Most bikes (and gasoline feed engines for that matter) would require two crucial elements to start/run: 1) fuel and 2) ignition. A hard starting engine then could be caused by:
1. fuel starvation - there is no fuel in the carbs (or high pressure fuel pump for injected). This could be brought about by the fuel tank's valve which will only allow fuel to flow through if there is a vacuum, the engine is already running. In some models, there is a setting on the fuel valve ON, RES and PRI. On is just that one but requires the vacuum from the intake manifold, RES is for reserve, same as ON except that it the inlet sits lower inside the tank but also requires vacuum. PRI is ON and will allow fuel to flow even without vacuum. Before starting the bike, moved the fuel valve control to PRI if the Yamaha has one. Additional on cold start, putting on CHOKE to about 3/4 up would also enrich the fuel/air mixture making an easier start.
2. Ignition - At every engine start, the battery supplies power to the starter motor and to the ignition system. In some instances when the battery is going weak, the starter motor will gobble up most if not all of the power output of the battery leaving nothing for the ignition system to use. This is especially evident if the bike was used at night with the lights open and the bike did not have a chance to re-charge its battery before switched off. Starting on the next morning would be on a bike with its battery partially depleted. In some instances, the charging system may be at fault if and when it fails to deliver sufficient charging to the battery. Often causes are corroded or loose connection or even a a partially defective voltage regulator.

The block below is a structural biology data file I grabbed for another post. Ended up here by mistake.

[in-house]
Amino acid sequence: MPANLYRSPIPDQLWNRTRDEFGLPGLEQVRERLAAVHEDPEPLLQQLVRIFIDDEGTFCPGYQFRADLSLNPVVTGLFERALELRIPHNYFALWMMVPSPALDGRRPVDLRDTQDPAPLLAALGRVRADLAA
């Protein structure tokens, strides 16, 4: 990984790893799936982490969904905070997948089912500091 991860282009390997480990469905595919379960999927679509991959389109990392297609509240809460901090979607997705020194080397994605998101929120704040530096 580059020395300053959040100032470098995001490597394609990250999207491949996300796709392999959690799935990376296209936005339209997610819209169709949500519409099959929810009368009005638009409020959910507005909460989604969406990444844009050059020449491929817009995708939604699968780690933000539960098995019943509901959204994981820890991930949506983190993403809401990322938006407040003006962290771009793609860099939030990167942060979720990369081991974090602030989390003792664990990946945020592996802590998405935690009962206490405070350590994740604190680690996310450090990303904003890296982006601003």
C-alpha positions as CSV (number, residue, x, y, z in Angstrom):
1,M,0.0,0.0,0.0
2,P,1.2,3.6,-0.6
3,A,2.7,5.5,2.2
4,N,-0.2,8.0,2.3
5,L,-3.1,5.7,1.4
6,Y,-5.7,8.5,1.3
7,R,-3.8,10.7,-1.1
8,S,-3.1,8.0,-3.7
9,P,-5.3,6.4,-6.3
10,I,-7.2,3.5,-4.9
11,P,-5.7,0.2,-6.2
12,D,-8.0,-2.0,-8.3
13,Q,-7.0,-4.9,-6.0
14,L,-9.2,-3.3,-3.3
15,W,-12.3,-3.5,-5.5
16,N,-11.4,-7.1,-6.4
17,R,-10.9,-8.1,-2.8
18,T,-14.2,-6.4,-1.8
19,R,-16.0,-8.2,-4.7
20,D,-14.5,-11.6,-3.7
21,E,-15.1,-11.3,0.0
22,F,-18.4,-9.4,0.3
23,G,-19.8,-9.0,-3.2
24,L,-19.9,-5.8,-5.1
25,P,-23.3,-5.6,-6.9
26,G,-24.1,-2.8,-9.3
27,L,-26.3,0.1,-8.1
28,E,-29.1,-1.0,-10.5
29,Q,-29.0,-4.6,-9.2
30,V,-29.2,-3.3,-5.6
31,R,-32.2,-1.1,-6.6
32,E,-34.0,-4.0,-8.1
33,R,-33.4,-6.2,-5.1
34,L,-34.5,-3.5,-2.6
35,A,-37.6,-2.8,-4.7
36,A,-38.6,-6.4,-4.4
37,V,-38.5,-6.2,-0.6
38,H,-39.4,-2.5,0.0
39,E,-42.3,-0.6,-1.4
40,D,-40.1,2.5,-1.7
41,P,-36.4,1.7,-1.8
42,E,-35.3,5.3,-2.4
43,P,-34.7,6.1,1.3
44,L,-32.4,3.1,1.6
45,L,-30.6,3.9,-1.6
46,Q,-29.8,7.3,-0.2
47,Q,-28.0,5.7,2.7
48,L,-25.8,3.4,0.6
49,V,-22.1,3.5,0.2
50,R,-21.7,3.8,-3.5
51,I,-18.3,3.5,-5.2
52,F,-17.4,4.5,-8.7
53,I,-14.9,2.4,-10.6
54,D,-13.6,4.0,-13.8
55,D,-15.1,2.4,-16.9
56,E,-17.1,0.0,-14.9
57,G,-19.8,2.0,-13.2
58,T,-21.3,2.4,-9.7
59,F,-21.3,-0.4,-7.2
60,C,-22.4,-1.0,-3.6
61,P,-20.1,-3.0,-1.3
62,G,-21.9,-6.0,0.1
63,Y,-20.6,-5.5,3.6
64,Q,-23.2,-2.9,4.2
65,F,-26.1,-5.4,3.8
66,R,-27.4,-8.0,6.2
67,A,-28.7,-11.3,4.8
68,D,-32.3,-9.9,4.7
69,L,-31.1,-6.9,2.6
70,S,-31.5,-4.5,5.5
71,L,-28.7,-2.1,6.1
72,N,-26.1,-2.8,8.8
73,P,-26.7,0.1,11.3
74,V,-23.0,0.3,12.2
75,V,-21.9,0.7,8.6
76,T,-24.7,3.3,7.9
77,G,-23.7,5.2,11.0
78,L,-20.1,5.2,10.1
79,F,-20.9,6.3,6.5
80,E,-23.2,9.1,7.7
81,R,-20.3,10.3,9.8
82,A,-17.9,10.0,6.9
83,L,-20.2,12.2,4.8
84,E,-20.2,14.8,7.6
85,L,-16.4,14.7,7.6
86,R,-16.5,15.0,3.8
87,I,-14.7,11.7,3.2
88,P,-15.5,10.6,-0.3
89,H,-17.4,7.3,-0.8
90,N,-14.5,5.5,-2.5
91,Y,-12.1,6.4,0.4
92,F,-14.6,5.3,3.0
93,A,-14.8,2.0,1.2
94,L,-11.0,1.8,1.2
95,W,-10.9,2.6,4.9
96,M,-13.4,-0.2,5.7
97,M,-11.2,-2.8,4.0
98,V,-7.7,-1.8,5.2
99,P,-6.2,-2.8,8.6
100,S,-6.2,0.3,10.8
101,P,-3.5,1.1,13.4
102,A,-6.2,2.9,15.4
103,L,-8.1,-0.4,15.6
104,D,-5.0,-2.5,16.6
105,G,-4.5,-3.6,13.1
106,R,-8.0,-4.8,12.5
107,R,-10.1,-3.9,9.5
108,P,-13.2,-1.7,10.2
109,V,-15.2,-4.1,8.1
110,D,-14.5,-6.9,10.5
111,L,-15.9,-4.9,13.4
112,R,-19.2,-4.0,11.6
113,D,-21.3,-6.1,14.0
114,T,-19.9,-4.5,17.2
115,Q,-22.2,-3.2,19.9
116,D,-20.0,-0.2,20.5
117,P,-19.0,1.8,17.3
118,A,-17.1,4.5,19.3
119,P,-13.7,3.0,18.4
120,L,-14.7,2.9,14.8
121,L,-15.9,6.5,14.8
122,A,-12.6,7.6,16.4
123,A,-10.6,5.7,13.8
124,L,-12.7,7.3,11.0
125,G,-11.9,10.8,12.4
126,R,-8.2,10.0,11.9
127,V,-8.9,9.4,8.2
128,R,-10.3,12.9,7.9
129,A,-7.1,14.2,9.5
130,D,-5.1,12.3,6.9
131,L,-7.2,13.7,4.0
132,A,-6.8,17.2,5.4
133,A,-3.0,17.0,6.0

Hope this be of initial help/idea. Pls post back how things turned up or should you need additional information.
Good luck and kind regards.
Thank you for using FixYa.
May 30, 2008 |
Yamaha RX-V661 Receiver